Unless your bank and the depositary bank are both members of a clearinghouse association that has a rule that changes the effects of the UCC, this "disclaimer" gets a high score on the BS meter. It's an attempt to admit that the depositary bank is responsible for the amount of the check due to the breach of transfer or presentment warranty, coupled with a statement that the bank doesn't want to pay more than what's left in its depositor's account. That's a result of either a misunderstanding of how the UCC works in the case of a forged indorsement, or a bluff, hoping that you'll accept the disclaimer and go away quietly.
This is not to say that the depositary bank has to automatically agree to pay you the claim. It may have reasoned that if they can work the "disclaimer" scheme successfully, you won't bother to pursue your case in the courts.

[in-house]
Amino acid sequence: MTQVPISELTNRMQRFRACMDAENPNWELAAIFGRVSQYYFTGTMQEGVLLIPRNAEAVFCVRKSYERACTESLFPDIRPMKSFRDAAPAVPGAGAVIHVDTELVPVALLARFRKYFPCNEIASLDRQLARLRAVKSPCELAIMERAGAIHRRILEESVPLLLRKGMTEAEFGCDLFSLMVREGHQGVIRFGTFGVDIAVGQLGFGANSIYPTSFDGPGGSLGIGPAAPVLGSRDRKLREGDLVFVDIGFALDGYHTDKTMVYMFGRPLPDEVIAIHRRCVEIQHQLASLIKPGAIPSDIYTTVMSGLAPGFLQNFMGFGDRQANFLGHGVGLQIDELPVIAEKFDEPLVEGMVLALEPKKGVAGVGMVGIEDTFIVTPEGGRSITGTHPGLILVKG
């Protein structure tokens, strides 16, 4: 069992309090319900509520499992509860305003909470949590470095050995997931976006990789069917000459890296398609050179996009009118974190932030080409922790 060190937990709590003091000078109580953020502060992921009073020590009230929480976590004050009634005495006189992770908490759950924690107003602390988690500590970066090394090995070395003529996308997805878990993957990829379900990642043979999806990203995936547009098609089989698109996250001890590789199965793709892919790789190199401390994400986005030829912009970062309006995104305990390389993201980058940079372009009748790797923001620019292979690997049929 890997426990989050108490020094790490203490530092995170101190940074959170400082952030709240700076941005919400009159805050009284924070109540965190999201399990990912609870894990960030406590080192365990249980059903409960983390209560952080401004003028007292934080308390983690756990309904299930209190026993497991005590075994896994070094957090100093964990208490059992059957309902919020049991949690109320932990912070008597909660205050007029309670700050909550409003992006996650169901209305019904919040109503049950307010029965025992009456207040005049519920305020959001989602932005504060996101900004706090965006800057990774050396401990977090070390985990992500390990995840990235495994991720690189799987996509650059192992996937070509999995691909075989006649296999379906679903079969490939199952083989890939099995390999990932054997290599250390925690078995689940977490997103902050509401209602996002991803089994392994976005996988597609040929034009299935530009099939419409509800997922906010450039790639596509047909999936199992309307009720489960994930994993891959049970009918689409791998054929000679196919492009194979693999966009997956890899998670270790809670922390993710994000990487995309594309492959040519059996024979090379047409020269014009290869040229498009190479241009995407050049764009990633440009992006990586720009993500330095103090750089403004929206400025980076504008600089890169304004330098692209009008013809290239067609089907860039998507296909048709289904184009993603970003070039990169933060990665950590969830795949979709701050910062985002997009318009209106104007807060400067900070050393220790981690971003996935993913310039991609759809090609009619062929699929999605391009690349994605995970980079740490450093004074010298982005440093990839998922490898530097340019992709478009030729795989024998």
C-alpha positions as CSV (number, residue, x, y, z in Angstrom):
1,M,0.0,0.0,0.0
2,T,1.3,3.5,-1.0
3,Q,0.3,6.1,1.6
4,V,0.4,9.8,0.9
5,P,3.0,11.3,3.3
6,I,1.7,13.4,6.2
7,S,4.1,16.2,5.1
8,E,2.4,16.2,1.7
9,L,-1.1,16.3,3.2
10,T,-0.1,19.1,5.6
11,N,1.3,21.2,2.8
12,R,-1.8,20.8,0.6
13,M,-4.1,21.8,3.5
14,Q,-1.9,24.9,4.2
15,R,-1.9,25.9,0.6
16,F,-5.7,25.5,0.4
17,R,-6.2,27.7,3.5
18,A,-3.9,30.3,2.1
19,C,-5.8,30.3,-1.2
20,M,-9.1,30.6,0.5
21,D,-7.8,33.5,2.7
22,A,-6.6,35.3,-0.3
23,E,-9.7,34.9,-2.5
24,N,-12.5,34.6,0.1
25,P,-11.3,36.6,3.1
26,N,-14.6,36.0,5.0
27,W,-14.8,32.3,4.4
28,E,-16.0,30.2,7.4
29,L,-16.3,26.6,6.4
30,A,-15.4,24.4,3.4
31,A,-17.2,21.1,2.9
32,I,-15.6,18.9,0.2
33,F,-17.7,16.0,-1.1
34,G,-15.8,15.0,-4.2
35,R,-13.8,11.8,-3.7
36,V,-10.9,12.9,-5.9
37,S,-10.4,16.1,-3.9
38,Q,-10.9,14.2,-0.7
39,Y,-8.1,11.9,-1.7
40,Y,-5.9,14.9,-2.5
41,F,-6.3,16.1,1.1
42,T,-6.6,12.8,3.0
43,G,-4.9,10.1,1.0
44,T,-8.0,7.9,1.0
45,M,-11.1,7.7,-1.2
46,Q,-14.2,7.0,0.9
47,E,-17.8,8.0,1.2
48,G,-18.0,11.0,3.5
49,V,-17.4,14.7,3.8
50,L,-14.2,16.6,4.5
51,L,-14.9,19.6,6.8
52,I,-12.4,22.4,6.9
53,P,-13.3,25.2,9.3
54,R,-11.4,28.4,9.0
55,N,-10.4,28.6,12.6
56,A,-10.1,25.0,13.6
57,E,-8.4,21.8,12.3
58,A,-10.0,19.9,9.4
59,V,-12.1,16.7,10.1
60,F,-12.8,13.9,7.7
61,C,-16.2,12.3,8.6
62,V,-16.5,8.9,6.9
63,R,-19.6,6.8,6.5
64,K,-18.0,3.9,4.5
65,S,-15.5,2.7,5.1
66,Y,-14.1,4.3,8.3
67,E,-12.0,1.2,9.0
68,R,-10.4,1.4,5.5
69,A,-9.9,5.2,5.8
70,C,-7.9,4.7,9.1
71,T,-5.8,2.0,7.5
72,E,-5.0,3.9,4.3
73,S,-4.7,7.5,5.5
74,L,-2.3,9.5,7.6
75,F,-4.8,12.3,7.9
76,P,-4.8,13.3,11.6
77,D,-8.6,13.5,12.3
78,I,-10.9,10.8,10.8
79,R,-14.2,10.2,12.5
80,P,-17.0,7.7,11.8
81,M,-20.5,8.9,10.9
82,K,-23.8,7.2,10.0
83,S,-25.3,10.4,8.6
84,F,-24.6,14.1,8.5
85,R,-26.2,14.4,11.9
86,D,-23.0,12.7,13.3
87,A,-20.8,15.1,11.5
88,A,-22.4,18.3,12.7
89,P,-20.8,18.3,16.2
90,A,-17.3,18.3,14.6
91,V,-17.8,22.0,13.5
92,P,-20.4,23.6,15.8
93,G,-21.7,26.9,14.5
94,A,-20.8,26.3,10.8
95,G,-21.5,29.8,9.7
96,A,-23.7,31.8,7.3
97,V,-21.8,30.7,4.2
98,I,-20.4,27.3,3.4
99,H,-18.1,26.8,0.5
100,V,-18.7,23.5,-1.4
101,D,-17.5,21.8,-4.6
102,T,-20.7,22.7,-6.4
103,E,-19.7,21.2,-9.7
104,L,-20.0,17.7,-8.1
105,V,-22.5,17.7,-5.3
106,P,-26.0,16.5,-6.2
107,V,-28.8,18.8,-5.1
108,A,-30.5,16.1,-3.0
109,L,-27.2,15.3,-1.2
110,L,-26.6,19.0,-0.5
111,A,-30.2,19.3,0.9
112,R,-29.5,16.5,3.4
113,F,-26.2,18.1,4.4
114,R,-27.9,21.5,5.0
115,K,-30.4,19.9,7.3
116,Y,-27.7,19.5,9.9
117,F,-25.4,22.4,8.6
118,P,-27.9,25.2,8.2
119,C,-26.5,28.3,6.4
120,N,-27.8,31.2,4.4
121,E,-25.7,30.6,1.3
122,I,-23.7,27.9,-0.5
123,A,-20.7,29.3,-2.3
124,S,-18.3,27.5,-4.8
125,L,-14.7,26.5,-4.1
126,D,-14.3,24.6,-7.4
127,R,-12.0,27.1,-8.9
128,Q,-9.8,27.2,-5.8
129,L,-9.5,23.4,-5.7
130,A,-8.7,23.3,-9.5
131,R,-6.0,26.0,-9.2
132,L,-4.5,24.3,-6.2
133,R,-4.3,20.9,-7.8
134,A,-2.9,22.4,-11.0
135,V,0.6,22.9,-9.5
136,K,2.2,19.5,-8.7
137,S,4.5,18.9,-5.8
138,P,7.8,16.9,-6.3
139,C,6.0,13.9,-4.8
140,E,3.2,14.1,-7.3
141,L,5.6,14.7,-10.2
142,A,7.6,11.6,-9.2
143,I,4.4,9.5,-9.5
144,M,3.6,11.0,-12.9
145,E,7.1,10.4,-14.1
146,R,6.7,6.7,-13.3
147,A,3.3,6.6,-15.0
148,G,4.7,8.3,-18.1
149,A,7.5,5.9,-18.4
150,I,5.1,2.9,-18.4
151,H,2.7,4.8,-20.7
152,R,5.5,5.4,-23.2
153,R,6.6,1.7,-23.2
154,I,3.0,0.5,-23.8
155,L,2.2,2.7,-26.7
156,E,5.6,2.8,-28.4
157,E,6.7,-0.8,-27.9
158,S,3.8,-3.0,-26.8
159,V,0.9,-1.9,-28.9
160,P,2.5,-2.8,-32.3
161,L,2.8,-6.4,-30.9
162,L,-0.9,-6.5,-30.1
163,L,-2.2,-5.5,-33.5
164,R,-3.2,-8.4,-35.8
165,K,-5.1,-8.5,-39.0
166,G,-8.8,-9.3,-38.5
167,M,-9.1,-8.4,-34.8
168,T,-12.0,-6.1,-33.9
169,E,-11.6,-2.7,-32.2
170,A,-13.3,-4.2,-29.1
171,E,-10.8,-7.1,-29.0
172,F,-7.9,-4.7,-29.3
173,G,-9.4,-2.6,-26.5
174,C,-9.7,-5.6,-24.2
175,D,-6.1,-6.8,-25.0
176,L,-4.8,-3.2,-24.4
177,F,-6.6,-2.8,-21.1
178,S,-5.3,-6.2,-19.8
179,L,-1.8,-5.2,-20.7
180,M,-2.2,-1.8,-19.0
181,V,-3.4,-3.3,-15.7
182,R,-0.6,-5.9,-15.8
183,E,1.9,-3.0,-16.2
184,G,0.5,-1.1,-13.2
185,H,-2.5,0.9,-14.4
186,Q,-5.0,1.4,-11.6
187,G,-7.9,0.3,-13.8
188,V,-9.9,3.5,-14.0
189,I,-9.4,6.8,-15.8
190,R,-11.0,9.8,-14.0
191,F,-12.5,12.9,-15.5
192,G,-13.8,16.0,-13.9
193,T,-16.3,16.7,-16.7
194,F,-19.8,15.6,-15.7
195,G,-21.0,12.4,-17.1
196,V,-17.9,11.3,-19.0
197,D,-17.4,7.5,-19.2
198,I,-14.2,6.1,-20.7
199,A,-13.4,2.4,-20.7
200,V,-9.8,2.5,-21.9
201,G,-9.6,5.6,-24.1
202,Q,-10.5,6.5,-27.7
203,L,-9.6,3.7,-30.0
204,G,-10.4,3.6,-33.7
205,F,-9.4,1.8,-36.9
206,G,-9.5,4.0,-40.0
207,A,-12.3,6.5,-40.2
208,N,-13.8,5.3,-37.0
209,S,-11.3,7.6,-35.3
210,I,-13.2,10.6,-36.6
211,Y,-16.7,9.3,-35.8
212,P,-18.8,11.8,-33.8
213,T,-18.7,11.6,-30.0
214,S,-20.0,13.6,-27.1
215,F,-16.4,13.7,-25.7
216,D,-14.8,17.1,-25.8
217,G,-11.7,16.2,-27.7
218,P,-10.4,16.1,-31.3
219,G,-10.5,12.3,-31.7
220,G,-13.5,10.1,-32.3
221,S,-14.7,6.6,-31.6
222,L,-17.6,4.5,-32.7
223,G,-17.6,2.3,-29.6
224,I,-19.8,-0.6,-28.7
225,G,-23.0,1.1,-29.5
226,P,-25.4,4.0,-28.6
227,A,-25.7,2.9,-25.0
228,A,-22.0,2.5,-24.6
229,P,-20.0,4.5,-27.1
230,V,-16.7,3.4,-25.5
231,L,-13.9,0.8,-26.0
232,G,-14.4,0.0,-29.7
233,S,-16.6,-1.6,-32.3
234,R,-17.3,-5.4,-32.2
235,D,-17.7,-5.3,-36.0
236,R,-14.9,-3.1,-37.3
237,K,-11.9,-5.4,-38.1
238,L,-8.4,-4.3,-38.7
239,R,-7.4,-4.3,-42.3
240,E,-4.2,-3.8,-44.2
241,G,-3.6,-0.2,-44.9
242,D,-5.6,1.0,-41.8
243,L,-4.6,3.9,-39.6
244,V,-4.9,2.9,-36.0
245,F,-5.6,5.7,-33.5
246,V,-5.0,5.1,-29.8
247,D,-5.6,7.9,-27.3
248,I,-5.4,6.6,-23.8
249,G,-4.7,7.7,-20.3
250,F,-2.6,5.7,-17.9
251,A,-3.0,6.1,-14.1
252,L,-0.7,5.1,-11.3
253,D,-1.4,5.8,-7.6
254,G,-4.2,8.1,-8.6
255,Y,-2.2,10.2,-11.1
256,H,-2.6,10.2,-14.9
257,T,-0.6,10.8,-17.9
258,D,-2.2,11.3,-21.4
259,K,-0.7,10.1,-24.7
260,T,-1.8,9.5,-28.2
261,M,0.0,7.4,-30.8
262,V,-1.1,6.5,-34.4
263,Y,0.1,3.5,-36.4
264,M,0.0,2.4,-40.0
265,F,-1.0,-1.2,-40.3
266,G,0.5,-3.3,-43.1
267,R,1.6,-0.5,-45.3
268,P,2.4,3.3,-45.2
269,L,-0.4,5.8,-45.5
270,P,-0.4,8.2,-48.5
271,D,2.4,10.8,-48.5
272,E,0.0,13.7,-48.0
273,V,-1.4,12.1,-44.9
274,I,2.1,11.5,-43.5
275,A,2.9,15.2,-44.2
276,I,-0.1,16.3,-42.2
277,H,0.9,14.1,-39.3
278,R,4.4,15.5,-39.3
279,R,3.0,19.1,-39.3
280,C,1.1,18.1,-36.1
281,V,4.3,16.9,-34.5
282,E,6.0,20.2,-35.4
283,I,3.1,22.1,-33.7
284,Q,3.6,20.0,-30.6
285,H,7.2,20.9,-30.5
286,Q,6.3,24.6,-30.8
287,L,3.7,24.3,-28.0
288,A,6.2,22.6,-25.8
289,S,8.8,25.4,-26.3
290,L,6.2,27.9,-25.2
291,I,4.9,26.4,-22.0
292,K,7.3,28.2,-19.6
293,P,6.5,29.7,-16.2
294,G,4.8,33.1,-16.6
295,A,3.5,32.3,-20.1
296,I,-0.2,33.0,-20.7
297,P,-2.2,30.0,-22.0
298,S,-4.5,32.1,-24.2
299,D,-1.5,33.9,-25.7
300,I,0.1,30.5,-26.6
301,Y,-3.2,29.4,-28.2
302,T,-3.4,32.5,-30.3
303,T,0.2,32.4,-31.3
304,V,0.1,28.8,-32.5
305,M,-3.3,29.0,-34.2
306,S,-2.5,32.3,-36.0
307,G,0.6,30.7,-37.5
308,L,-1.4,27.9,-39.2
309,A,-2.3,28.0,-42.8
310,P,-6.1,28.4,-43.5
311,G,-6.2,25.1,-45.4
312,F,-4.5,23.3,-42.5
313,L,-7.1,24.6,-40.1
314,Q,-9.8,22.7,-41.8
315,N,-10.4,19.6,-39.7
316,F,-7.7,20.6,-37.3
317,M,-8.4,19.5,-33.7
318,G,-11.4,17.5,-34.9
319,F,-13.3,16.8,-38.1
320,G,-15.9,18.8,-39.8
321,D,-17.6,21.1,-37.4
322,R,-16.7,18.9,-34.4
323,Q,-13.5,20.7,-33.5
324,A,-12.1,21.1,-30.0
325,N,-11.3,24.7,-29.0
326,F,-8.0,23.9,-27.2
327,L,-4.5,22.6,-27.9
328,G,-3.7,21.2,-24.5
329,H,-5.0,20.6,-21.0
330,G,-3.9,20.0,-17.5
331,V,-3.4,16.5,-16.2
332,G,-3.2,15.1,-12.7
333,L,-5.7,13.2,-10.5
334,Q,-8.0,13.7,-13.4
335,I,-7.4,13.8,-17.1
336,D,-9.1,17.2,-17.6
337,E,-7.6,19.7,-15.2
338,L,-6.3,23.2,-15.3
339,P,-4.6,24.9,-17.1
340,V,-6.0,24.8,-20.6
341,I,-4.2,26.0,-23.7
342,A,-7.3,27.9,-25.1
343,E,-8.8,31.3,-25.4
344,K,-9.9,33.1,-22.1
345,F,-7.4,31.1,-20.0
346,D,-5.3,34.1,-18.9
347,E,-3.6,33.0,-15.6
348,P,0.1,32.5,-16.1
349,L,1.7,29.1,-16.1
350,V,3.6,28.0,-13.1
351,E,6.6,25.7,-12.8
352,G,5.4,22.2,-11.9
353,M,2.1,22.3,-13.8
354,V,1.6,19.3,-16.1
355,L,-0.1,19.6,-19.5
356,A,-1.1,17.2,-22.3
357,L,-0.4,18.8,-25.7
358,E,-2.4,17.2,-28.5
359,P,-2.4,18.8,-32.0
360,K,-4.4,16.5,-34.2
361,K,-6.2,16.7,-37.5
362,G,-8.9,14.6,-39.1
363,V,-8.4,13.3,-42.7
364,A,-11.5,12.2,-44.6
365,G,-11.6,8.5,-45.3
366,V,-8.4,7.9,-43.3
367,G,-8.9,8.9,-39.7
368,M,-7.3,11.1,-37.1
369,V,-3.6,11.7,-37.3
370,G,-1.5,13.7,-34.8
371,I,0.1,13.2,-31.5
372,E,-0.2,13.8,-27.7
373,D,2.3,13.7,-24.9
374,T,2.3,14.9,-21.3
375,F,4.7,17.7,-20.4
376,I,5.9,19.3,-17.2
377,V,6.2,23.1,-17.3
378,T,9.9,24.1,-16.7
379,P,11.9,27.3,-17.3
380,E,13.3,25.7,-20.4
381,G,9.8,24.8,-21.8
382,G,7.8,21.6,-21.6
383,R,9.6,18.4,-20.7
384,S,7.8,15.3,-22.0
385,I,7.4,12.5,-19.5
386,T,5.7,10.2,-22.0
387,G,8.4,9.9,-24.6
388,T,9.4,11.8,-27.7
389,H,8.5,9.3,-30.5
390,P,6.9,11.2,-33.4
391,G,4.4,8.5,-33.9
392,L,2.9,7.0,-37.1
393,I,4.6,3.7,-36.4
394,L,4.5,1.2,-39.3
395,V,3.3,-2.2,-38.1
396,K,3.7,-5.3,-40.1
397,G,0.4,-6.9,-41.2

Candidly, unless you're willing to forge ahead strictly on principle, regardless of the cost, the depositary bank may have called your bluff successfully. You could try small claims court if the depositary is under its jurisdiction, but otherwise, I think you've come to the end of your options.
John S. Burnett
Fighting for Compliance since 1976
Bankers' Threads User #8